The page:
Kiole, the kumu went on, is derived from ‘iole, referring to the hatchling schools of fish that used to cloud the big reef on Molokai’s south shore–a metaphor for abundance and human health. These ‘aha kiole, these people’s councils, one for each moku or district, were composed of experts who, Kaimikaua said, “wove their expertise together to form an ‘aha, like a strong cord.” They made rules that enabled their island to be pono, to balance itself and flourish abundantly, “with multitudes of people without starvation,” the kumu said–at a time when Molokai was known as ‘aina momona, or fat land, the land of fat fish and kukui nut relish.

The current ‘Aha Kiole o Moloka’i was seeded four years ago, when an impressive cabal of federal resource managers, Hawaiian cultural leaders and practitioners and politicians got together to launch a statewide initiative aimed at adopting similar land-to-sea resource management ideas into the workings of the state’s Department of Land and Natural Resources (DLNR).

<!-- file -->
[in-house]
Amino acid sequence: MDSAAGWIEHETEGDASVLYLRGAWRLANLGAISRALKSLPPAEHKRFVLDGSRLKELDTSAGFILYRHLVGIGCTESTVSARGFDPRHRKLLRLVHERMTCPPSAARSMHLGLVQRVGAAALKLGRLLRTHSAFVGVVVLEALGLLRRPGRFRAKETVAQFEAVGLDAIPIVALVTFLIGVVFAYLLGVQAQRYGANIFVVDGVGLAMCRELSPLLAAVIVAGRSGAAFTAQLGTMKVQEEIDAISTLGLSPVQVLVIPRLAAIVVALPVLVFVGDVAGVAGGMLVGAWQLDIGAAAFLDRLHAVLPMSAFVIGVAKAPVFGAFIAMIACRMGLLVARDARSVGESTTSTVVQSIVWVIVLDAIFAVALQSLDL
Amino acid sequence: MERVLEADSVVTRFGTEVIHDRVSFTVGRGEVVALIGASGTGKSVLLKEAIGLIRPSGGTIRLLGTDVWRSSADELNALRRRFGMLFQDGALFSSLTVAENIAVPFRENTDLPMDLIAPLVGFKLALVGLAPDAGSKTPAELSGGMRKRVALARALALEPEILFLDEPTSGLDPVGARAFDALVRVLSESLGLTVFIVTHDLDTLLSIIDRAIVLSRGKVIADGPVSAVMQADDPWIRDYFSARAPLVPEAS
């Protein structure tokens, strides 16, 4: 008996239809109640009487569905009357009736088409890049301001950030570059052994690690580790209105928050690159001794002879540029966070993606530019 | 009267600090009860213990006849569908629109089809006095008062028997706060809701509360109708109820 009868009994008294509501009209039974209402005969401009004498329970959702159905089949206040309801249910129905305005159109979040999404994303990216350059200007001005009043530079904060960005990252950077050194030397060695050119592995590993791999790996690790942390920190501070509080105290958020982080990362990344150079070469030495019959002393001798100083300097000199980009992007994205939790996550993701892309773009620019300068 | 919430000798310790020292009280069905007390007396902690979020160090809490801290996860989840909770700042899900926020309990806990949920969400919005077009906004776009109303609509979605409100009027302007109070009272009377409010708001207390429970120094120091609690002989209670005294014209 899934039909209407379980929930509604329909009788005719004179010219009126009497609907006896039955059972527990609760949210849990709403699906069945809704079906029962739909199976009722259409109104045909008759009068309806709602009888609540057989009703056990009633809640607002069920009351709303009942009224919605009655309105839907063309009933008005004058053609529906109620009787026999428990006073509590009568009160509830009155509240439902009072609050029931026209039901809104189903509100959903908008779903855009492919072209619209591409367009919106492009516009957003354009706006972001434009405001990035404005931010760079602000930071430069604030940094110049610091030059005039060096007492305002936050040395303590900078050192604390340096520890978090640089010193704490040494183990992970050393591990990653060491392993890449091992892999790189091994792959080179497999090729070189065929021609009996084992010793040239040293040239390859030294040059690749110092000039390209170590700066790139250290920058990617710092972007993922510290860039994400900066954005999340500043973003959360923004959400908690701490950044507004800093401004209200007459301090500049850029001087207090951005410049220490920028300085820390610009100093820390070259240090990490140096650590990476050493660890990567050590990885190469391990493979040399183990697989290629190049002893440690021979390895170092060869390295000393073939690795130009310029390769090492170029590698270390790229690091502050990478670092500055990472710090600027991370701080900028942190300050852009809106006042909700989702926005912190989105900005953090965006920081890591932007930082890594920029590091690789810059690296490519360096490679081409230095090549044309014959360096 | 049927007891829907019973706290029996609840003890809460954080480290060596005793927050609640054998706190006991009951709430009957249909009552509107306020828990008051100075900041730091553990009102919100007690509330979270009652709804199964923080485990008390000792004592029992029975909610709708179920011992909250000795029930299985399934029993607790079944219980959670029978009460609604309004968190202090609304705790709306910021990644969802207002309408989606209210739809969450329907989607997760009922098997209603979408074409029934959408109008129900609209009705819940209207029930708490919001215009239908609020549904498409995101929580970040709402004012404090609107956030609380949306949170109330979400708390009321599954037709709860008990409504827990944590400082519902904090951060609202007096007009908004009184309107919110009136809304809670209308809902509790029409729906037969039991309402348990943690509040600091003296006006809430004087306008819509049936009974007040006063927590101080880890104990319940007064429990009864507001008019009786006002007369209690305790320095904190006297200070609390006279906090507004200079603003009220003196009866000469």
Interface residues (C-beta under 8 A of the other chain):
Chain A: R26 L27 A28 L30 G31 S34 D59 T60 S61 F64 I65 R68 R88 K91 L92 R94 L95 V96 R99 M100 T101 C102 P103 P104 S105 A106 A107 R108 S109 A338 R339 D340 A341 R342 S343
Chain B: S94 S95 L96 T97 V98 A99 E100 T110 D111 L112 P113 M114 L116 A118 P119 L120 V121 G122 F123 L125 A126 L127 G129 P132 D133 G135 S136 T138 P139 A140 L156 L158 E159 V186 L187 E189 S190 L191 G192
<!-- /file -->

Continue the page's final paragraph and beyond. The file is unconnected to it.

The cruise-ship survey was the third poll done by ‘Aha Kiole recently. The first showed a large majority of Islanders opposed to the idea of building wind turbines on the island to help power Oahu. The second quantified the impacts on the island’s nearshore fisheries caused by the swarms of escort boats that accompany the many big-time, cross-channel, Molokai-to-Oahu ocean races held every year.

Cruise ship protests

Aha Kiole conducted the cruise-ship survey at about the same time as a headline-making series of confrontations between Island protesters and a Seattle-based, boutique-style cruise ship line called American Safari Cruises (ASC). The first two visits by the 145-foot yacht Explorer, with its 30-odd passengers, were met at the Kaunakakai pier not with lei, but with signs that said things like “GO HOME!” and “Molokai Not For $ALE.”